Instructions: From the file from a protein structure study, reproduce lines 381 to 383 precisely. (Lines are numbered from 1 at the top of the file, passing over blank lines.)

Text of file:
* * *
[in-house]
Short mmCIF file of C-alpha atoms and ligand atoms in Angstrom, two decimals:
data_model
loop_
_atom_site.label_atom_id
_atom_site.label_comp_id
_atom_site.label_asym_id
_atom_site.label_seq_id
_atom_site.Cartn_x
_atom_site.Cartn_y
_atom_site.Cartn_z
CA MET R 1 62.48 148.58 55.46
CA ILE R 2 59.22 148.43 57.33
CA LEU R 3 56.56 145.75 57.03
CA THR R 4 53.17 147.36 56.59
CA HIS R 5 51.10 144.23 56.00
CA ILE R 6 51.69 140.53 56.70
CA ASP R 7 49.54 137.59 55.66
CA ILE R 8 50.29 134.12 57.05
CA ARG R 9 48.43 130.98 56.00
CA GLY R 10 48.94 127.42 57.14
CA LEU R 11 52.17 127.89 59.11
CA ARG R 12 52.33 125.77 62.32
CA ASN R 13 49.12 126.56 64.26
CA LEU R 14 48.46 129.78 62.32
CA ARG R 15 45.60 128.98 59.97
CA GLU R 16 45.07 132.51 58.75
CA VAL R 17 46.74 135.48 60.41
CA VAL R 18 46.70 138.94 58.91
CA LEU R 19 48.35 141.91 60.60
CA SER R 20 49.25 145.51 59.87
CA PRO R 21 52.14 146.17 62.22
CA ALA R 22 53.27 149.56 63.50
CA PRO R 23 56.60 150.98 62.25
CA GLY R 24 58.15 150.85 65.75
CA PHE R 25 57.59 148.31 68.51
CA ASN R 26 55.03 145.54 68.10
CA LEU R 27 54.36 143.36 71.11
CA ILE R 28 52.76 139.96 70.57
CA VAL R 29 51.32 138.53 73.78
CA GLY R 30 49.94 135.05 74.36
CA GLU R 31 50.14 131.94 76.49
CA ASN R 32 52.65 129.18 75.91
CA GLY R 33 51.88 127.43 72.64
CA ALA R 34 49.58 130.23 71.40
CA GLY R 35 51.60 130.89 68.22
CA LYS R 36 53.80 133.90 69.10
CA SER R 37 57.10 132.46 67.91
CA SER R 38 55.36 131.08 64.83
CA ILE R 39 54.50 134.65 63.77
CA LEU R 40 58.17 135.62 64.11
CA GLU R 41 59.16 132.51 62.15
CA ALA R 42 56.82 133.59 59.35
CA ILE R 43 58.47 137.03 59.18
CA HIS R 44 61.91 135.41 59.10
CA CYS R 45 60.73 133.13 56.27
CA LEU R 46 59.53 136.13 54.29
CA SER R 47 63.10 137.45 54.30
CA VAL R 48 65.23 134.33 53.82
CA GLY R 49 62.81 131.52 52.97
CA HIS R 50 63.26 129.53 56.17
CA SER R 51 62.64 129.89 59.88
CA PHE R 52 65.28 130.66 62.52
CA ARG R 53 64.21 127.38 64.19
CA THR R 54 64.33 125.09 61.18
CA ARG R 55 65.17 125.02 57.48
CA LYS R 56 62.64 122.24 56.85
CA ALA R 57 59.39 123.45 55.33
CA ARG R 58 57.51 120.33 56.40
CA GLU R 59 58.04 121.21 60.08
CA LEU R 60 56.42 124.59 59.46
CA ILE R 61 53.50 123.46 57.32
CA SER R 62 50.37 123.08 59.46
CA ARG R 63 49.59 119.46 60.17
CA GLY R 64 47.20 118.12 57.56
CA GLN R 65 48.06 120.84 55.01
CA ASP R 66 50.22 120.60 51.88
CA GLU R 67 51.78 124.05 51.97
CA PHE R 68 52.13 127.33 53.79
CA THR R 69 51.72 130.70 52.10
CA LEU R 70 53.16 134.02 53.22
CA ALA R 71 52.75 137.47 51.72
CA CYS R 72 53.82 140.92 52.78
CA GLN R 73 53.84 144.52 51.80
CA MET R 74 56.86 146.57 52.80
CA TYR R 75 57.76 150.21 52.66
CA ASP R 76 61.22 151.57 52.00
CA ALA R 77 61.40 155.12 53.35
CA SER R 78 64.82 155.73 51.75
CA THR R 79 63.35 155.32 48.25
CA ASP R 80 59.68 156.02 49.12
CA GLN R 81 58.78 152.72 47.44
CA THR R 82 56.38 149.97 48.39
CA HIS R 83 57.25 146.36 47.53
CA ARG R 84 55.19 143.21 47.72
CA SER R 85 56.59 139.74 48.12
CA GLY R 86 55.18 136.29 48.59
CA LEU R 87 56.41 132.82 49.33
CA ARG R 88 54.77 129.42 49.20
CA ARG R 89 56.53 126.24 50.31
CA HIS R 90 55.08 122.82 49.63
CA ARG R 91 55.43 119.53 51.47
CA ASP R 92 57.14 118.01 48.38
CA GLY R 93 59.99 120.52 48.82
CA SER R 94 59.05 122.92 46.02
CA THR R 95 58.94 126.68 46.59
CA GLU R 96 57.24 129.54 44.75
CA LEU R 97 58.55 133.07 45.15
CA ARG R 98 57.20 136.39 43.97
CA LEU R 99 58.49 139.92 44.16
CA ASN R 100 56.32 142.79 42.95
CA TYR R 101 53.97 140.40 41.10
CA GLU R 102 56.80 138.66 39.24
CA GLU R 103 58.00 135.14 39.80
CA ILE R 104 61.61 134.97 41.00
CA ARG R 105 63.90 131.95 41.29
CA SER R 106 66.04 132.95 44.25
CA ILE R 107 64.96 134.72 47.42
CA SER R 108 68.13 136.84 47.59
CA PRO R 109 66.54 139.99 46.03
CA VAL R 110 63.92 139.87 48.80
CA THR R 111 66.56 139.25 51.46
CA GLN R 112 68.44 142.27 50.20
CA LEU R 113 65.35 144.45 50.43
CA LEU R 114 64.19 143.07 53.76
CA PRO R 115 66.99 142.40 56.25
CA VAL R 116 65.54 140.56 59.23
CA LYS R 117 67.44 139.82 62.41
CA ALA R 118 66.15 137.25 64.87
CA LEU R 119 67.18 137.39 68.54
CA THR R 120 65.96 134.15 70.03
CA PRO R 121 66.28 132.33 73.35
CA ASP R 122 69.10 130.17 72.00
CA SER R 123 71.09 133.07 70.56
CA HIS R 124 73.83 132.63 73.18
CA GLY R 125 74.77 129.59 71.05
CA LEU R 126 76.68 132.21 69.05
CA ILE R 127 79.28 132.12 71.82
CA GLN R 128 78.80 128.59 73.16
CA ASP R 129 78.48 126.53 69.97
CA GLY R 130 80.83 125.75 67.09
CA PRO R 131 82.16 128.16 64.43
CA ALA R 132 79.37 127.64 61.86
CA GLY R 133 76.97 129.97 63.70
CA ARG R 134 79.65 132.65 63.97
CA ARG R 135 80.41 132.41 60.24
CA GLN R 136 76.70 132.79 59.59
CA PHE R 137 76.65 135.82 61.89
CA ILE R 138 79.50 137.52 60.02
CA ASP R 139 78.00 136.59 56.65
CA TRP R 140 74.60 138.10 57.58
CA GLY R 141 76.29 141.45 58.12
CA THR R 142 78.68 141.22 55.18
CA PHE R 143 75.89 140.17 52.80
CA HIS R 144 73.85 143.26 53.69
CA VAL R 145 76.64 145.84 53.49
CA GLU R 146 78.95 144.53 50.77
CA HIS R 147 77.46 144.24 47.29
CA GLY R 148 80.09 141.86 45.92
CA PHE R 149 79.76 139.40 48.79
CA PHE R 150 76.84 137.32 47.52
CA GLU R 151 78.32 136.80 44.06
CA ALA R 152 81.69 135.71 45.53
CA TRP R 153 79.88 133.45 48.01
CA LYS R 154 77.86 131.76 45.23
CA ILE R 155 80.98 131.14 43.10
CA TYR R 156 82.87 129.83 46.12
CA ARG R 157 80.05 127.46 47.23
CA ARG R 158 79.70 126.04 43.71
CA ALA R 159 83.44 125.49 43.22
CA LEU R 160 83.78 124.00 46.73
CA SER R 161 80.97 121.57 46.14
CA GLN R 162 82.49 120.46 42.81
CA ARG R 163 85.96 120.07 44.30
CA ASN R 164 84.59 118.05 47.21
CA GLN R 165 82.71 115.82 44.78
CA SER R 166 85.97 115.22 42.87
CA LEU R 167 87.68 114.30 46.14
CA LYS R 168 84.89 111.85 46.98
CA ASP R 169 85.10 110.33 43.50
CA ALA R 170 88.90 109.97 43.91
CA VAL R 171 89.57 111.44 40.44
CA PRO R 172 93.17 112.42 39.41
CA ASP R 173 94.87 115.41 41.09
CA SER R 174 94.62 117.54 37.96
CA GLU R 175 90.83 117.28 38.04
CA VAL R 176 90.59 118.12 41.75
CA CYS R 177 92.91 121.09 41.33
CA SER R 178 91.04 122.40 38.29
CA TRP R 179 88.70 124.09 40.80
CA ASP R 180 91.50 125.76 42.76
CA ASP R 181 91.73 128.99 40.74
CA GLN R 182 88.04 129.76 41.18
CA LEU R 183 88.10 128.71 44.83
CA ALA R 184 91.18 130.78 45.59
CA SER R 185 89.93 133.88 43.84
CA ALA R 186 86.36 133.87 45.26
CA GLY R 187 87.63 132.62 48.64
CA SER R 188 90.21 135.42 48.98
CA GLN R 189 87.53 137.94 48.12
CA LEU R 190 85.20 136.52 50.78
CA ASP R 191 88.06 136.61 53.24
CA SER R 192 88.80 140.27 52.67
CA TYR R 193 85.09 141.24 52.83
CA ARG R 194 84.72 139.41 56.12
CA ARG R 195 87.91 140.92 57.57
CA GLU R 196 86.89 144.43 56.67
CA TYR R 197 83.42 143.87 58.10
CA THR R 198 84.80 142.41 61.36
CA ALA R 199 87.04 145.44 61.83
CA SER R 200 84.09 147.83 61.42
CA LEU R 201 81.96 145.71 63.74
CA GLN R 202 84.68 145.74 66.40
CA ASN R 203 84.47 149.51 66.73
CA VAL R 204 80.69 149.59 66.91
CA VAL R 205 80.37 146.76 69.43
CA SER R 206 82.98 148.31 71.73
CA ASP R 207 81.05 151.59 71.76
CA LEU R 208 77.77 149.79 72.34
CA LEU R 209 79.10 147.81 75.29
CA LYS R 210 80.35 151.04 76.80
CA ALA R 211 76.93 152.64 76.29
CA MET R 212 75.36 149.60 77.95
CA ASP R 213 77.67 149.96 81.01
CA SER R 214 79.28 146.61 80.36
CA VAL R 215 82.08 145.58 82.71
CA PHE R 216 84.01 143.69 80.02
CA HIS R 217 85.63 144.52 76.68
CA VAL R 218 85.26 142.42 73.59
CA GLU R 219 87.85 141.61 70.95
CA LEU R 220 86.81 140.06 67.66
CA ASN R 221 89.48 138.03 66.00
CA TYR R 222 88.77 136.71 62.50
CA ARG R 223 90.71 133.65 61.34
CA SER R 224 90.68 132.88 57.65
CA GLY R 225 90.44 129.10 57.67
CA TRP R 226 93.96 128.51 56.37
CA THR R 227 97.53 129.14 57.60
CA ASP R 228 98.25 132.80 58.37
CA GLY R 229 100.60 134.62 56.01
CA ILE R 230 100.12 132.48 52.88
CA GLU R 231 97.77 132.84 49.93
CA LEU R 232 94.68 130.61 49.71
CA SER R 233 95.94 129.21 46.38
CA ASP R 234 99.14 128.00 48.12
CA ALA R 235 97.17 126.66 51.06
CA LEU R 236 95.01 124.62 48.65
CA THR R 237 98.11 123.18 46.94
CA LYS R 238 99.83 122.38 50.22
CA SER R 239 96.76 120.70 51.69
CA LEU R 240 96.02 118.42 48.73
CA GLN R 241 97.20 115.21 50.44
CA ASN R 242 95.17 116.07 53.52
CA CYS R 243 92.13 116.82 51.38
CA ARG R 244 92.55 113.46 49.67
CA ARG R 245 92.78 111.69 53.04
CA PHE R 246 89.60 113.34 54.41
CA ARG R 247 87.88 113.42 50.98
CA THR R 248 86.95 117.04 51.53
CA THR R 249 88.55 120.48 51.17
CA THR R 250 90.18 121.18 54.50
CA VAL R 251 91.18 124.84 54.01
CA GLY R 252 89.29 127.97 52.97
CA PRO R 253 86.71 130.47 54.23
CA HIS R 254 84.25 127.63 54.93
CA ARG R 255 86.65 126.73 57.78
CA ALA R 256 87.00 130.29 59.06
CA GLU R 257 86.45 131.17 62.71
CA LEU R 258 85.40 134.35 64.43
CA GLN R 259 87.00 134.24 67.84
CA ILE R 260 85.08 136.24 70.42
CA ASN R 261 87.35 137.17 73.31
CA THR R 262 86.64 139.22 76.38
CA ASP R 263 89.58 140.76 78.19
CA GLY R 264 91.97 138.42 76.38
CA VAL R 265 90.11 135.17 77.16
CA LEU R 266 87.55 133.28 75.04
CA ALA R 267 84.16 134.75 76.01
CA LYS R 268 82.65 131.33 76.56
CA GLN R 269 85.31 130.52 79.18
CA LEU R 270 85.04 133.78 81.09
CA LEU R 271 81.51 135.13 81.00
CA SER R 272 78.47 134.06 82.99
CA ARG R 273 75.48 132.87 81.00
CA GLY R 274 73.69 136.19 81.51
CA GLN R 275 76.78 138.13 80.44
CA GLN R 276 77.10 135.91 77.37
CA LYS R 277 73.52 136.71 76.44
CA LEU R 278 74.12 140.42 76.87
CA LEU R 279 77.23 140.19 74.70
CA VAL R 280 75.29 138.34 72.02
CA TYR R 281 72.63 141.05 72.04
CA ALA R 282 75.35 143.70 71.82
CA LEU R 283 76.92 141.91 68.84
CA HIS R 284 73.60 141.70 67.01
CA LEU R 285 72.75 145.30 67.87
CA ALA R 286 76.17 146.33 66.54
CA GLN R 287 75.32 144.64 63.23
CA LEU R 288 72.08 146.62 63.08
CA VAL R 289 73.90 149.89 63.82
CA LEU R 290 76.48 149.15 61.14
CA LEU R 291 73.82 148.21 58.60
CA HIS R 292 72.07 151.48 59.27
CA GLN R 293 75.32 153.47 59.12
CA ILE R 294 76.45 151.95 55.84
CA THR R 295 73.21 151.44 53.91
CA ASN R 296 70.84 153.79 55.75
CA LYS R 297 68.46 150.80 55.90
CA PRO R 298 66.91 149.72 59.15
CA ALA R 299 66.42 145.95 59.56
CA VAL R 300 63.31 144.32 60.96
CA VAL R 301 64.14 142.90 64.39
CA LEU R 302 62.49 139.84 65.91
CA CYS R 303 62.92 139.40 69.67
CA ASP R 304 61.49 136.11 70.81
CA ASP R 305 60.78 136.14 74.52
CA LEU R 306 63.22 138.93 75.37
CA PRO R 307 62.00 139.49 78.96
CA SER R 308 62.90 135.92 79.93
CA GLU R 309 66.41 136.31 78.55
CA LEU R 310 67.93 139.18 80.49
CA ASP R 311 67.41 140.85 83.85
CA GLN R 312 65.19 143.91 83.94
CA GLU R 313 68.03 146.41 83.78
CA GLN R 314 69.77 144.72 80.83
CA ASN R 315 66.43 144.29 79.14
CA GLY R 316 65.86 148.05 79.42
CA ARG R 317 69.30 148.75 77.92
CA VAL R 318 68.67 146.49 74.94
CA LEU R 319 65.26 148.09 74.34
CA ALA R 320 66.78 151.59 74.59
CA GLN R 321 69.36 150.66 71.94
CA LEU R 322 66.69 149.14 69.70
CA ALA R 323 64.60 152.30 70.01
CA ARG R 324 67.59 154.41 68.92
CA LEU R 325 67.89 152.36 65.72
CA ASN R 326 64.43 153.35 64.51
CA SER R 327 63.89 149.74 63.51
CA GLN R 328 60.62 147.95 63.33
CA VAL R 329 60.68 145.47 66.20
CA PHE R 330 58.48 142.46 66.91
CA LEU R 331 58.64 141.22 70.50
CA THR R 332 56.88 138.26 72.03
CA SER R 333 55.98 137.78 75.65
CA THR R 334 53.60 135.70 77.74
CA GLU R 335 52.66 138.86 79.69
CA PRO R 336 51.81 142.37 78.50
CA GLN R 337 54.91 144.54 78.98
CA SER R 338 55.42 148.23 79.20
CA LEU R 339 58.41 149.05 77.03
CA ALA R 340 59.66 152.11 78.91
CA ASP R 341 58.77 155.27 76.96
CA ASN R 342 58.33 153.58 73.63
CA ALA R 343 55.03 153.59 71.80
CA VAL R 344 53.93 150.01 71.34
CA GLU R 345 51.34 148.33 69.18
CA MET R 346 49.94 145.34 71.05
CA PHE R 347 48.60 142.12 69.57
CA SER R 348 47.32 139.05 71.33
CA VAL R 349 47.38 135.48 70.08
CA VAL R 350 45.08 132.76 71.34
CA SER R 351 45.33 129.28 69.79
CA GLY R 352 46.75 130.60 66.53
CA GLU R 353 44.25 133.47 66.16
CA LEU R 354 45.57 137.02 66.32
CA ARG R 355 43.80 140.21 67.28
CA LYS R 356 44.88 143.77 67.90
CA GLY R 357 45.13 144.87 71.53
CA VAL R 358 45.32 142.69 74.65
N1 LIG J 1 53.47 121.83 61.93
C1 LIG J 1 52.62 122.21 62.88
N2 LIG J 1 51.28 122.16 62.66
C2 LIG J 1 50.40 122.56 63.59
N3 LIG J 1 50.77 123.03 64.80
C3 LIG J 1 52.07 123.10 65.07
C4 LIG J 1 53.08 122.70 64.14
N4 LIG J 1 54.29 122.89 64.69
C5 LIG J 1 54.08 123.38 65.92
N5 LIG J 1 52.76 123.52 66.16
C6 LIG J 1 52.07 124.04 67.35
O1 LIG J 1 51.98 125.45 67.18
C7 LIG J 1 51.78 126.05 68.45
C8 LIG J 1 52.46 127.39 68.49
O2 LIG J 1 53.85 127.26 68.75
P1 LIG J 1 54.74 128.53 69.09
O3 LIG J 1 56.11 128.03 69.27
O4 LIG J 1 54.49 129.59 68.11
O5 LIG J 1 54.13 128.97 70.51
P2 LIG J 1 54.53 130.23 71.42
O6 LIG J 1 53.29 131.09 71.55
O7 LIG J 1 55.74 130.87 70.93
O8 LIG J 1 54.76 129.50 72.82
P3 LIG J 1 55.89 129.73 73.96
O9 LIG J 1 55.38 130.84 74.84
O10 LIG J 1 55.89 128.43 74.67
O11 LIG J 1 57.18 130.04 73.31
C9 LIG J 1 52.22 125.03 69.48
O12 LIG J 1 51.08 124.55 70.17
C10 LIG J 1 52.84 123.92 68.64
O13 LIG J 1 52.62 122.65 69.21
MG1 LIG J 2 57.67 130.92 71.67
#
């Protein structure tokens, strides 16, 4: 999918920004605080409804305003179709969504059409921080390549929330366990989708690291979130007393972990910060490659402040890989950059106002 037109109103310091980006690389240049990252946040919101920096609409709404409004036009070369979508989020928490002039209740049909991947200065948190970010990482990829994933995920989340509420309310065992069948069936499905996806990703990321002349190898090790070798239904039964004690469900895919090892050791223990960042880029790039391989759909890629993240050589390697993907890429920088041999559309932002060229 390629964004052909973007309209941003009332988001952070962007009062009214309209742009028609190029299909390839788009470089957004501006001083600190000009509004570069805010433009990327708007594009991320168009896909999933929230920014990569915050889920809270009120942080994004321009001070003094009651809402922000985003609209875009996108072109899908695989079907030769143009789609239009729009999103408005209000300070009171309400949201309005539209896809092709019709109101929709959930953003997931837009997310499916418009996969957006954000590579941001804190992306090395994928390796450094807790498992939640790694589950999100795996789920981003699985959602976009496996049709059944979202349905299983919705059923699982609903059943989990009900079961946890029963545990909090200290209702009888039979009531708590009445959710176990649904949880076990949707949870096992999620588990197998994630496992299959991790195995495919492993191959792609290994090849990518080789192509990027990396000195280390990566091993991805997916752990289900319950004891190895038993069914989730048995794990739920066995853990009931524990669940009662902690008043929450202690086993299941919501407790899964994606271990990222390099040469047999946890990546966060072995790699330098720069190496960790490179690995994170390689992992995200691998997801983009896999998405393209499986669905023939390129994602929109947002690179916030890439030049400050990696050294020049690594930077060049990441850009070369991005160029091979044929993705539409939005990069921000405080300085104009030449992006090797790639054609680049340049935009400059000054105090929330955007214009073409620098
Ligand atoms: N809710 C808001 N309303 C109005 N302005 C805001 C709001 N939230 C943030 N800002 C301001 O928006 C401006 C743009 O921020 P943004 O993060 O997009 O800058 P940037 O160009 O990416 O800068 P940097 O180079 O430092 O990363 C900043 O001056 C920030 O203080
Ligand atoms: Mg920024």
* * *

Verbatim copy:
O1 LIG J 1 51.98 125.45 67.18
C7 LIG J 1 51.78 126.05 68.45
C8 LIG J 1 52.46 127.39 68.49